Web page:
Burn piles smoke out neighbours

Provincial regulations set up to prevent pollution start rolling out


Residents who protested clearcut logging on Beddis Road are still having difficulty enjoying their neighbourhood as a result of the operation, with smoke from burning slash piles making the outdoors unpleasant since before the new year.

Beddis Road resident Darryl Martin has sent a letter to Premier John Horgan’s office and notified the RAPP line (Report All Poachers and Polluters) about the constant burning.

“This is a serious situation at many levels,” Martin told the Driftwood. “Smoke like this is not just a nuisance, it is a health hazard. And it puts tonnes of greenhouse gases into the atmosphere yet is completely avoidable. There are many other ways to deal with the tonnes of debris left over from the clearcut.”

The owner of the Beddis Road property in question, Gary Stunder, could not be reached for comment before the Driftwood’s press deadline.

While there are currently no rules against logging on most private lands on Salt Spring, the Beddis situation and neighbour response has inspired the Salt Spring Local Trust Committee to start developing more protections for the Coastal Douglas-fir ecosystem.

The new provincial Open Burning Smoke Control Regulation that went into effect in September should meanwhile limit the amount of smoke pollution entering the environment. 

According to the Ministry of Environment and Climate Change Strategy, “While open burning produces air pollutants and greenhouse gases, it is also an effective way to reduce fire hazard by disposing of debris from logging and other activities. OBSCR ensures that when burning does take place, its impacts on air quality and human health are reduced.”

As part of that effort, the ministry added, “Those who burn under the regulation are required to explore all possible options to reduce, reuse or recycle as much of the material as possible.”

Salt Spring is part of the high sensitivity zone for air quality, meaning there are greater restrictions on smoke from open burning. Regulations in the zone include burn periods of a maximum two days, and burning no more than six days within a calendar month. Material is required to be well-dried so it burns faster, and burns can only take place on days forecasted as “good” on the B.C. Ventilation Index, with a good or fair forecast for the next day.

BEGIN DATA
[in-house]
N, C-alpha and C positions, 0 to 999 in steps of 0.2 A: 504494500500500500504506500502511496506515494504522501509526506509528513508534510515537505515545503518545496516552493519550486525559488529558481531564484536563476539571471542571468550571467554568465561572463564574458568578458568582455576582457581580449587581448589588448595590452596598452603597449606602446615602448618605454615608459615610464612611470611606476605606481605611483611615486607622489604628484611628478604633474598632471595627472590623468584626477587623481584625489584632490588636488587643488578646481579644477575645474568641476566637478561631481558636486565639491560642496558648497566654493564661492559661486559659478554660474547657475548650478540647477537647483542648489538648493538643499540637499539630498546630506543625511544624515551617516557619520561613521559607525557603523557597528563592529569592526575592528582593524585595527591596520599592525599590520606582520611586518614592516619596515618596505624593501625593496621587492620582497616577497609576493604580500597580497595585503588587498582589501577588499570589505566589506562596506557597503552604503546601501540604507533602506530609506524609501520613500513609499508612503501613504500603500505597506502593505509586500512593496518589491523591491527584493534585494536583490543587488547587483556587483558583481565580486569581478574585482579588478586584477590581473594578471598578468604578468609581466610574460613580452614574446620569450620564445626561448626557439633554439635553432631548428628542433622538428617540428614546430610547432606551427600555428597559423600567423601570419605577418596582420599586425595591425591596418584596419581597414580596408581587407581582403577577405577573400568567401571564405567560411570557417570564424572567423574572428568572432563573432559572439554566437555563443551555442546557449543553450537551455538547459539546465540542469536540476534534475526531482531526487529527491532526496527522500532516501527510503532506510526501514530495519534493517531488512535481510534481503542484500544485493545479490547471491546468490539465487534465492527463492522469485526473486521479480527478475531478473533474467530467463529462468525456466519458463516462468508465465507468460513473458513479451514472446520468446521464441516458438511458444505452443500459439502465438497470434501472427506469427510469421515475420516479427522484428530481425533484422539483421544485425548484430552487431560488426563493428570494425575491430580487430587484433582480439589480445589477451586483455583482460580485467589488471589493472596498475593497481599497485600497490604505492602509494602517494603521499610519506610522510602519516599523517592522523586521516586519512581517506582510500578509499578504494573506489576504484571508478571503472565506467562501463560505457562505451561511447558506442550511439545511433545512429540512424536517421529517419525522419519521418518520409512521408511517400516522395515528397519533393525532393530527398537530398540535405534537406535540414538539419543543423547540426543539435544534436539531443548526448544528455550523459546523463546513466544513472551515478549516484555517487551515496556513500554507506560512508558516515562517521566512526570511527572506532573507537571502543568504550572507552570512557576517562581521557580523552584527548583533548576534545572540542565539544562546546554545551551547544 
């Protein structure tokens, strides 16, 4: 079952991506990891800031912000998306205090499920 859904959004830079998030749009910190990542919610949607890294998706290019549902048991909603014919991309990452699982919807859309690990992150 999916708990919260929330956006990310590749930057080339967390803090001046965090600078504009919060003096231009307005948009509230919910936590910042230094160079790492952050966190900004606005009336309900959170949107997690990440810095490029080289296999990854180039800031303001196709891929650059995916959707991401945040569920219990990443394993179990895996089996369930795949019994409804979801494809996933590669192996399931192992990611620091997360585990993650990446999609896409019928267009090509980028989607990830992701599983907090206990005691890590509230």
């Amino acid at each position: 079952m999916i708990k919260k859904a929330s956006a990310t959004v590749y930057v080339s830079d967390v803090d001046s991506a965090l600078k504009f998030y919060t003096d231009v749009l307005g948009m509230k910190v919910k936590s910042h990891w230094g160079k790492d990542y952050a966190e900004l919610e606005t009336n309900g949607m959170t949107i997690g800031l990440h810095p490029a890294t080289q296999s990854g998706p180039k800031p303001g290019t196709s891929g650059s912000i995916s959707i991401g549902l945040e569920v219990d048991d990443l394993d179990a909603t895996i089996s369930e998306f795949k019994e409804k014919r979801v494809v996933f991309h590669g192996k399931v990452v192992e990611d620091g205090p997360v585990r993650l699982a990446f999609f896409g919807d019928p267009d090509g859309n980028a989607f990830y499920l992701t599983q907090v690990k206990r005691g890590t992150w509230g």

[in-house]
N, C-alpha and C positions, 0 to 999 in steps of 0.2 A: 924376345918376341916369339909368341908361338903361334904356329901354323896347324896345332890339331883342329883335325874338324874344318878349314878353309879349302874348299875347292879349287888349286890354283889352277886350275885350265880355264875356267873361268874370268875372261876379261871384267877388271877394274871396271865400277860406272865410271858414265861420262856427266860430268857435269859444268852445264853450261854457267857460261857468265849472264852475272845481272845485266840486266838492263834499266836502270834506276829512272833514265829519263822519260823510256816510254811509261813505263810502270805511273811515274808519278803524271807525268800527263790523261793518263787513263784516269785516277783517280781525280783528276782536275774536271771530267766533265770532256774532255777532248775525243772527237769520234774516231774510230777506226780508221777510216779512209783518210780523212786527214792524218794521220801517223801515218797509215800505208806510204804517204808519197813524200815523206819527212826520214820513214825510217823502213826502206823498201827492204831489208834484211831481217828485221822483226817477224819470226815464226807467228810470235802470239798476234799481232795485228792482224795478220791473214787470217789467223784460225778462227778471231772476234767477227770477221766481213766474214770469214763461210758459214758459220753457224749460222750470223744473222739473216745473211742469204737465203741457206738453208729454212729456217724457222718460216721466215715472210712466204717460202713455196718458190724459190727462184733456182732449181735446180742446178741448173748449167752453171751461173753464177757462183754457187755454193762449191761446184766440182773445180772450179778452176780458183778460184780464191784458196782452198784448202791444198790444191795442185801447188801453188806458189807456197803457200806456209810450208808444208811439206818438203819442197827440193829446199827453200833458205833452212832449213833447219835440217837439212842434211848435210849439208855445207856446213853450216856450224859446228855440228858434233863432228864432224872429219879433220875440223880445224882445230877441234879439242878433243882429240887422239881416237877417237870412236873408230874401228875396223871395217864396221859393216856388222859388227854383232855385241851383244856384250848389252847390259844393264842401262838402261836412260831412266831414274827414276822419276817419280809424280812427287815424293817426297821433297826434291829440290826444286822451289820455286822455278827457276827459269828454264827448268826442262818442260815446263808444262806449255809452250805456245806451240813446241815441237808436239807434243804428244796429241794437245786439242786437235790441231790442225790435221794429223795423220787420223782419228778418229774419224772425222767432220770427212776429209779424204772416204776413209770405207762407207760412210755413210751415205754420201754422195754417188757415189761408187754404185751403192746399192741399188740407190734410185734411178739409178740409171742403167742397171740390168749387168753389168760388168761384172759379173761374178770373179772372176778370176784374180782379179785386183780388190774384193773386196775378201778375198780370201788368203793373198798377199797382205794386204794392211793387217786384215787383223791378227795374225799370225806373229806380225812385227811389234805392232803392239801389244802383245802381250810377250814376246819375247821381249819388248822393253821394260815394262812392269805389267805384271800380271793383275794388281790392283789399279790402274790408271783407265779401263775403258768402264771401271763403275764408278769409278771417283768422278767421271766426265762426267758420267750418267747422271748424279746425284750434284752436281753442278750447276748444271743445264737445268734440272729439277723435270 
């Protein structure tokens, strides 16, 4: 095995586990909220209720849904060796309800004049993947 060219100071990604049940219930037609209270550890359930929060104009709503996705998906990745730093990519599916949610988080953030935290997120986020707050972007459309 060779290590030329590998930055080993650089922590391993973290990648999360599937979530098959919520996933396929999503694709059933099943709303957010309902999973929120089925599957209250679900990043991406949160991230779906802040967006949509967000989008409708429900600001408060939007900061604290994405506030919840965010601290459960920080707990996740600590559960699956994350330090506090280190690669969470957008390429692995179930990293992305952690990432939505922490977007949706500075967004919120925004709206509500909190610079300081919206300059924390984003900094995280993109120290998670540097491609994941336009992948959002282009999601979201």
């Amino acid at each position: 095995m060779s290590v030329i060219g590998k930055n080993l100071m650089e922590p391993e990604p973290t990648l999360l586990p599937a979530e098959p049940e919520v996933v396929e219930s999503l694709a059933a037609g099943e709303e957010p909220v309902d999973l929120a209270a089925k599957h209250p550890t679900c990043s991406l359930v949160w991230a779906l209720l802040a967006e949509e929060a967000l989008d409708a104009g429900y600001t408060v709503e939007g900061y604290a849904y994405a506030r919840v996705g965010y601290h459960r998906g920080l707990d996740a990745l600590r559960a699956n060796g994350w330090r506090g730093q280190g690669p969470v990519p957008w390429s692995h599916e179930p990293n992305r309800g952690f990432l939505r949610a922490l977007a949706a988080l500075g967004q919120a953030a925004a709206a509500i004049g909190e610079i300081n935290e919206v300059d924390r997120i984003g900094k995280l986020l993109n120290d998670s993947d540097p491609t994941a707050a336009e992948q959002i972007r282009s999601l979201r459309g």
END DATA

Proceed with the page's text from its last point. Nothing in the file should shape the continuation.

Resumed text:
Salt Spring Fire Chief Arjuna George said the fire department responds to all burning complaints it receives to determine if there is a fire threat to buildings or property, or if there are prohibited materials that cause noxious smoke. At this time their action is limited to burning they deem to be a fire threat or hazard.

As George reported to the Salt Spring Fire Protection District Board on Sept. 16, 2019, the regulation will mean a big change to local burning practices as it is adopted. He has recommended the island look into long-term solutions for dealing with wood waste, such as a community chipper and/or a high-efficiency underground incinerator.

How the provincial regulation will be enforced before local bylaws are drafted to match is still somewhat in question. The Ministry of Environment and Climate Change Strategy states its regional directors can prohibit further burning or order that a fire be extinguished if they decide that a burn is causing pollution. The directors will receive information about problem fires through the RAPP line and other means. 

People concerned about smoke that doesn’t appear to be a fire threat or illegal burns should contact the RAPP line at 1-877-942-7277. They can contact the staff in the Air Quality Section at 604-582-5272 if air quality is being degraded due to open burning.

For more on this story, see the Jan. 15, 2020 issue of the Gulf Islands Driftwood newspaper, or subscribe online.

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